When Salk accepted a professorship in the School of Medicine at the University of Pittsburgh in 1947, by the following year, he would dedicate the next seven years to understanding the different types of poliovirus and finding a vaccine. Once the vaccine’s success was first made public in April 1955, Salk was instantly hailed as a “miracle worker.” He refused to patent his vaccine because he wanted to end polio’s global health crisis, saying, “The people, I would say. There is no patent. Could you patent the sun?”.

Geniuses Inventions
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7. Ron Klein

You probably already know Ron’s work and use it every day as he would create an innovation that has directly touched the lives of billions of consumers, the Magnetic Strip Credit Card Validity Checking System. Back in the 60s, a department store client came to Ron to help solve a problem. Credit card companies provided a long list of negative account numbers sold to merchants. However, they had to refer to a huge book to determine if the customer was there.

Although Klein’s firm Ultronic Systems Corp was granted a patent for his invention in 1969, once rival companies had heard about this, they quickly stole his technology and developed their own. By the time his rivals had rolled their version out worldwide, there was little Klein’s company could do to enforce the patent.

Geniuses Inventions
Kottke_Wayne, Public domain, via Wikimedia Commons

8. Ronald Wayne

As the saying goes, ‘An apple a day keeps the doctor away’, well, not if you’re Ronald Wayne. The sight of an apple must have him biting his knuckles as he ponders what might have been. Why? Imagine you were the co-founder of the largest information technology company by revenue (totaling $274.5 billion in 2020) and the world’s most valuable company, but you never saw a dime of that money.

This was the case for poor Mr. Wayne as he co-founded Apple in partnership with Steve Wozniak and Steve Jobs in 1976 to develop and sell Wozniak’s Apple I personal computer. However, Wayne feared that the company would fail and he would be left with the financial burden of that failure. So, after only twelve days had his name taken off the contract and sold his shares back to the co-founders for $800. His 10 percent stake in Apple would be worth a staggering $95 billion today!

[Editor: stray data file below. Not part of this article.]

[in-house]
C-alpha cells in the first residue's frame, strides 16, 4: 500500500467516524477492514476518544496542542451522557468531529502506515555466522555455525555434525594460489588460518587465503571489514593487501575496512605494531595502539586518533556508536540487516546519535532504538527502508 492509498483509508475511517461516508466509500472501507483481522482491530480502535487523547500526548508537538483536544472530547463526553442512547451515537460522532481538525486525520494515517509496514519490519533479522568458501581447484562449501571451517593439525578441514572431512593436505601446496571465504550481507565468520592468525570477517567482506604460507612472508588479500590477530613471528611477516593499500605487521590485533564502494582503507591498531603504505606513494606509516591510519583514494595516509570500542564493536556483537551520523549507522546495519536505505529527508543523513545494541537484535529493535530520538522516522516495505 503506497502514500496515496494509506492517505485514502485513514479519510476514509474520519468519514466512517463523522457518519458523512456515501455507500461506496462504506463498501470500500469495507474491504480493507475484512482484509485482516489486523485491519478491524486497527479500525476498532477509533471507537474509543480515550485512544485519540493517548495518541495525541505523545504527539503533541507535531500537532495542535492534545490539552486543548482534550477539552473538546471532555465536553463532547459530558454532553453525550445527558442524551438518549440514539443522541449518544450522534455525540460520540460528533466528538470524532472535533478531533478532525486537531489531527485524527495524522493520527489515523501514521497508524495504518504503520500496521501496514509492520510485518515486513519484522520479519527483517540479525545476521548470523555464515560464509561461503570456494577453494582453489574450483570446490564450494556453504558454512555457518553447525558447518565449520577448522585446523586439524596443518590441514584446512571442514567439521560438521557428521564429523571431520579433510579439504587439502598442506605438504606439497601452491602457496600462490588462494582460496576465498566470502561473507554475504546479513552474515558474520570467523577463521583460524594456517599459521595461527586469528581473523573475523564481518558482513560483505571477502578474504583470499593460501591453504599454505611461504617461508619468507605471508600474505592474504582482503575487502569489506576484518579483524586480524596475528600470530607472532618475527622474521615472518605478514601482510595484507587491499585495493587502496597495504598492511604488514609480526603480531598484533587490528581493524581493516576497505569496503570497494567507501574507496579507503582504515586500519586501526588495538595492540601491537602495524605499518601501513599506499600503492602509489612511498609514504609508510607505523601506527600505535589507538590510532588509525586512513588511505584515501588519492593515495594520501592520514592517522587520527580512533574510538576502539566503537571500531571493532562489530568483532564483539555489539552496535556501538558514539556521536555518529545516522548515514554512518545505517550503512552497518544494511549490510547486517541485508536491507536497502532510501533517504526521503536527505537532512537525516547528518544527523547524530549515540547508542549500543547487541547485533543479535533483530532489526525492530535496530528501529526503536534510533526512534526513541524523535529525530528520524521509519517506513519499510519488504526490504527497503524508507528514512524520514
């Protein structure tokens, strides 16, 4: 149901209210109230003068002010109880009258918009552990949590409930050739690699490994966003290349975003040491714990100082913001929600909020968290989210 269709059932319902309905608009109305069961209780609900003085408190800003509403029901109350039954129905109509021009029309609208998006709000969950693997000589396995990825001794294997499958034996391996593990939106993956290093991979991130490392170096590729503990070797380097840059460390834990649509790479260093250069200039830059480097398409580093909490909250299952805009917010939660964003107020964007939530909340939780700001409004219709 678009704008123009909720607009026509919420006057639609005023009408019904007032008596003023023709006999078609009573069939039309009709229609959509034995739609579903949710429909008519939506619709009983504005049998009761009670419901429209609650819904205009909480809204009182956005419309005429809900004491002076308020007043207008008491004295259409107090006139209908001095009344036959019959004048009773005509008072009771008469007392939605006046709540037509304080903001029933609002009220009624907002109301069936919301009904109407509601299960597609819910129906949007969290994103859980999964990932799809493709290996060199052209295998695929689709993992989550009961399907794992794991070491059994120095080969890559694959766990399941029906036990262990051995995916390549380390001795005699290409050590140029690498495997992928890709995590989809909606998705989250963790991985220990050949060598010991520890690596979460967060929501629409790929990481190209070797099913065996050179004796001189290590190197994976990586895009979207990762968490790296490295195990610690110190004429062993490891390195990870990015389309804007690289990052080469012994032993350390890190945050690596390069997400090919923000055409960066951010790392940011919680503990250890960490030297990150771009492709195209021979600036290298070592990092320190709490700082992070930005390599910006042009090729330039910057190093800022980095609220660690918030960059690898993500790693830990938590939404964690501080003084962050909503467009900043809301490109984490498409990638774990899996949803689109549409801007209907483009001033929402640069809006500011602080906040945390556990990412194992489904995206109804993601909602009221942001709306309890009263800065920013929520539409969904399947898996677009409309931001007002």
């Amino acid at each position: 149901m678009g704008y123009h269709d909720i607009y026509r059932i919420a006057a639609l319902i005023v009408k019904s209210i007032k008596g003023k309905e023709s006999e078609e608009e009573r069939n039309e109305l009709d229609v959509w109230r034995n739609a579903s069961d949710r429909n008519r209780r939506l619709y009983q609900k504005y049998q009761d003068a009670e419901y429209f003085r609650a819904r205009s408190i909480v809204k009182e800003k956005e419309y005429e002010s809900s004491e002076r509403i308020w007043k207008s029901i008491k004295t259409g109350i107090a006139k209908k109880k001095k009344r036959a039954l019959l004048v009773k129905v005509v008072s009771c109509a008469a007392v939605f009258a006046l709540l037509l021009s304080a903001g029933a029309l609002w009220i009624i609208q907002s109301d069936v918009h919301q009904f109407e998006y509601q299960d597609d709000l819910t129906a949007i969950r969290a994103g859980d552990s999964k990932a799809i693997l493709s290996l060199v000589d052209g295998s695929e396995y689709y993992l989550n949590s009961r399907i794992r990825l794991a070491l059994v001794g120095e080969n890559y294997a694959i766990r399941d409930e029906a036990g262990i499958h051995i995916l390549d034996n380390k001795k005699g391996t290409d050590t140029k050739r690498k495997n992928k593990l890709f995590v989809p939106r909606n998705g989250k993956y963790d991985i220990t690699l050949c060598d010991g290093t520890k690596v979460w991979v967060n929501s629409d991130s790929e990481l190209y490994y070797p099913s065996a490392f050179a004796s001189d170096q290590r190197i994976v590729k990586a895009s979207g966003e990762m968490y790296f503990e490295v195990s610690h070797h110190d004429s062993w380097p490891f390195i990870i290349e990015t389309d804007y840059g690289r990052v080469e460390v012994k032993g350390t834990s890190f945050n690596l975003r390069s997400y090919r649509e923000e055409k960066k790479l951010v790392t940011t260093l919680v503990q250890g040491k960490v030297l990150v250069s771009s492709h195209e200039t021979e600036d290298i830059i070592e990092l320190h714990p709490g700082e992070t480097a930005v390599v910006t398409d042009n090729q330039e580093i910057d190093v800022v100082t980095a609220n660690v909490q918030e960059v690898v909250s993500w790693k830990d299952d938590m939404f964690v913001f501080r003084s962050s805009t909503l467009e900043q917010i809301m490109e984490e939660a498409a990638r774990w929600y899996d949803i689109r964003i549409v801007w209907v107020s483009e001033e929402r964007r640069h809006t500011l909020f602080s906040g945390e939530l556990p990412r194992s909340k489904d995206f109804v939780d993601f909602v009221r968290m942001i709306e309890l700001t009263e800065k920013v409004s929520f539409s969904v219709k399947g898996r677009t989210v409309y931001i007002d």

Geniuses Inventions
Unknown author, Public domain, via Wikimedia Commons

9. Laszlo Biro

Although the first ballpoint pen was invented in 1888 by John J. Loud, it was not commercialized, and the patent would eventually lapse. Enter Argentine-Hungarian inventor Laszlo Biro. While working as a journalist, he noticed that the ink used in newspaper printing dried quickly, leaving the paper dry and smudge-free, so he decided to use the same ink to create a pen.

Working with his brother György, he would eventually perfect his ballpoint pen and present it at the Budapest International Fair in 1931. Unfortunately, after founding his company Biro Pens of Argentina, it would quickly fall into financial difficulties, and Biro was forced to sell the patent to Italian businessman Marcel Bich. Bich would create the BIC company, which would go on to sell more than 100 billion ballpoint pens worldwide.

Geniuses Inventions
Alex Handy from Oakland, Nmibia, CC BY-SA 2.0 <>, via Wikimedia Commons

10. Douglas Engelbart

A few creative souls out there have been described as ‘way ahead of their time,’ and there is no greater example of this than with the engineer and inventor and an early computer and Internet pioneer, Douglas Engelbart. This computer pioneer filed a patent for the first mouse, which he referred to as a “position indicator for a display system,” way back in 1967.

He would promote his new invention at a technological convention known today as “The Mother of All Demos” on December 9, 1968. Sadly, there would be little interest in his ideas and funding to pursue them, so he retired in 1986. By the time his invention had gained serious commercial viability in the late 1980s, Engelbart’s patent had expired, so he never made a dime off something you’re likely scrolling and clicking with as you read this.

Geniuses Inventions
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11. Harvey Ball

Emoticons have become an everyday part of the way we communicate with each other, but the granddaddy of them all has to be the simple ‘smiley’ emoticon. Invented by Harvey Ball, a commercial artist, in 1963, the ‘smiley’ has become a key feature of texts, e-mails, tweets, and all other forms of digital communication, and one he created in just 10 minutes.

He had originally designed this simple face to improve morale after an unpopular merger between two insurance companies, State Mutual Life Assurance Company of Worcester, Massachusetts, purchased Guarantee Mutual Company of Ohio. Unfortunately for Ball, he never applied for a trademark for the iconic smiley image and only earned $45 for his efforts. Despite never making any money off his iconic design, Ball founded the World Smile Foundation in 1999, a non-profit charitable trust supporting children’s causes.

If you want to learn more about American inventors who not only got the recognition they deserved but helped build America, then click HERE